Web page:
By the second anniversary of the revolution, on Jan. 25, the symbolic core of the revolution — Tahrir Square — had become a no-go zone for women, especially after dark.
During a demonstration that day against the new Islamist-led government, an extraordinary wave of sexual assaults — at least 18 confirmed by human rights groups, and more, according to Egypt’s semiofficial National Council of Women — shocked the country, drawing public attention from President Mohamed Morsi and Western diplomats.
Hania Moheeb, 42, a journalist, was one of the first victims to speak out about her experience that day. In a television interview, she recounted how a group of men had surrounded her, stripped off her clothes and violated her for three quarters of an hour. The men all shouted that they were trying to rescue her, Ms. Moheeb recalled, and by the time an ambulance arrived she could no longer differentiate her assailants from defenders.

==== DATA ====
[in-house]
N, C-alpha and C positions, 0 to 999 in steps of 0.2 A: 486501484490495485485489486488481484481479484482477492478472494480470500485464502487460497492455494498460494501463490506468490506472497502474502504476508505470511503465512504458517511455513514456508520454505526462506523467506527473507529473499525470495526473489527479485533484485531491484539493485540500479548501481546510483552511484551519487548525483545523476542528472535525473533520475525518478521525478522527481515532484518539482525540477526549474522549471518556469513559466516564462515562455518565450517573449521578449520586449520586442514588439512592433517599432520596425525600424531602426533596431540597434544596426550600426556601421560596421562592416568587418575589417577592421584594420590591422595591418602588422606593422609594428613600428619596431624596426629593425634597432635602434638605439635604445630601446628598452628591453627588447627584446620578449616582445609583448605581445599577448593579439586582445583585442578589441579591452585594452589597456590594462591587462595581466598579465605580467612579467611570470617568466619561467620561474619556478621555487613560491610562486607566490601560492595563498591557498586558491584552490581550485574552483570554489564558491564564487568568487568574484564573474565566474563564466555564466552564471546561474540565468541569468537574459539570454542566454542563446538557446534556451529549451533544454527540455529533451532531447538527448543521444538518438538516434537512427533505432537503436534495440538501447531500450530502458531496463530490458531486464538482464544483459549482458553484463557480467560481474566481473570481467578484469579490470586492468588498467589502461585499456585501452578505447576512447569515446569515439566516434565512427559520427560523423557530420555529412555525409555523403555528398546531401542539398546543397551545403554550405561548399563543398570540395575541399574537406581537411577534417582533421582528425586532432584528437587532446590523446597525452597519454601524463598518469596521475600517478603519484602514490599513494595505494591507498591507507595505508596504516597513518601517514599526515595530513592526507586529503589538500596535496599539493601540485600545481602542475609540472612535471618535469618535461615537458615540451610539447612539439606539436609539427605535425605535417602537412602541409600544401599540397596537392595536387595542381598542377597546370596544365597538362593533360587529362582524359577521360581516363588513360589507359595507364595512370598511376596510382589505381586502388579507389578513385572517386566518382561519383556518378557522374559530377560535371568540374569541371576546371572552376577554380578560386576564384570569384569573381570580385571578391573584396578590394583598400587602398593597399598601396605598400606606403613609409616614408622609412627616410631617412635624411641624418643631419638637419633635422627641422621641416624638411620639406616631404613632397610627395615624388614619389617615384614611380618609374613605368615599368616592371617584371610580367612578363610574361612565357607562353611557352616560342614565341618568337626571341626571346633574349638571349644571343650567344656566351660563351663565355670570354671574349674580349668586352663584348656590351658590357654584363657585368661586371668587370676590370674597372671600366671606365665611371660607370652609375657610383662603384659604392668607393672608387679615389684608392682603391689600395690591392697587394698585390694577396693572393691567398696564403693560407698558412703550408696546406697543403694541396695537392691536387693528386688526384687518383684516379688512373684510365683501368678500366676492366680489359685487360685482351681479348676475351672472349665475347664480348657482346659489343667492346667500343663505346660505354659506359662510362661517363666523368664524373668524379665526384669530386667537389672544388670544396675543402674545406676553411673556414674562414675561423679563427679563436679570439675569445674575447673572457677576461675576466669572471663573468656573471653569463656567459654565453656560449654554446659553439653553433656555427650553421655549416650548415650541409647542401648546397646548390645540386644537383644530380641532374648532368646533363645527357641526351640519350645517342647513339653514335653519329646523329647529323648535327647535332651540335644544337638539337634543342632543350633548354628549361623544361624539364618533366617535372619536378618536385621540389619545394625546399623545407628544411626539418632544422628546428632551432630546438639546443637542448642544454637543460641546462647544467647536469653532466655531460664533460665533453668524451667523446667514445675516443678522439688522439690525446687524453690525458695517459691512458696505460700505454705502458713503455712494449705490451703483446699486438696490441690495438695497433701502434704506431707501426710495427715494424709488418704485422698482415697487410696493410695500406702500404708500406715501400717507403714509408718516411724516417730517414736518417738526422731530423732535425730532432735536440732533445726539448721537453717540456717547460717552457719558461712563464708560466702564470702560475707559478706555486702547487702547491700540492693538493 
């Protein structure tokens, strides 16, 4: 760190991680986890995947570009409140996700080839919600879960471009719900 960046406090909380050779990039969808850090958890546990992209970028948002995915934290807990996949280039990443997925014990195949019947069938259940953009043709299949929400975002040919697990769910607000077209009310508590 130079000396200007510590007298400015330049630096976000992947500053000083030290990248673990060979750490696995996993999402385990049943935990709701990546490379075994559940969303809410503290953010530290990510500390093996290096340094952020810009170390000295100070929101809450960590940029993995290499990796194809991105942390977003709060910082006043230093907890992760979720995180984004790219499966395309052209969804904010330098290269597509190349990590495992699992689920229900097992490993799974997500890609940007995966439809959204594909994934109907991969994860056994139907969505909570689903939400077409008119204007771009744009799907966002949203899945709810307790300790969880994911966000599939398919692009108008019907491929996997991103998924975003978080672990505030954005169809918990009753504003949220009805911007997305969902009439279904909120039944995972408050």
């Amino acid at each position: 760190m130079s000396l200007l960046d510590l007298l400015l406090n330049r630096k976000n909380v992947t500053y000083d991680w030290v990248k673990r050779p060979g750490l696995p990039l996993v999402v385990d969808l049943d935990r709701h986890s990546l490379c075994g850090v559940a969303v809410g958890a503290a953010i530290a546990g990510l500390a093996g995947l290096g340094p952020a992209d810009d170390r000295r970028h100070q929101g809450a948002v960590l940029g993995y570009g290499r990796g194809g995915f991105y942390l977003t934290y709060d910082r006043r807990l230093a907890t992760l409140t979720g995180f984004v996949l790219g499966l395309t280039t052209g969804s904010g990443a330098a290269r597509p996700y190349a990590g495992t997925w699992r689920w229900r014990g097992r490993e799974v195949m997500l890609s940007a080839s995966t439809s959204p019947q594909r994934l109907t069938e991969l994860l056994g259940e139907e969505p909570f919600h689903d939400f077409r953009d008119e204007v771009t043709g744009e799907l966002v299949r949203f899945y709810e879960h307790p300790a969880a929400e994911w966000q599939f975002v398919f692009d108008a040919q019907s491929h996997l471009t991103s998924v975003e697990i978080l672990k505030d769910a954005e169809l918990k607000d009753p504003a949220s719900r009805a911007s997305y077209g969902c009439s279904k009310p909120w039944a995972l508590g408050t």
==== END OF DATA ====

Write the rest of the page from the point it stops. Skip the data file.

To alleviate the social stigma usually attached to sexual assault victims in Egypt’s conservative culture, her husband, Dr. Sherif Al Kerdani, appeared alongside her.
“My wife did nothing wrong,” Dr. Kerdani said.
In the 18 confirmed attacks that day, six women were hospitalized, according to interviews conducted by human rights groups. One woman was stabbed in her genitals, and another required a hysterectomy.
In the aftermath, victims of other sexual assaults around Tahrir Square over the last two years have come forward as well. “When I see Mohamed Mahmoud Street on television from home, my hand automatically grabs my pants,” Yasmine Al Baramawy said in a television interview, recalling her own attack last November.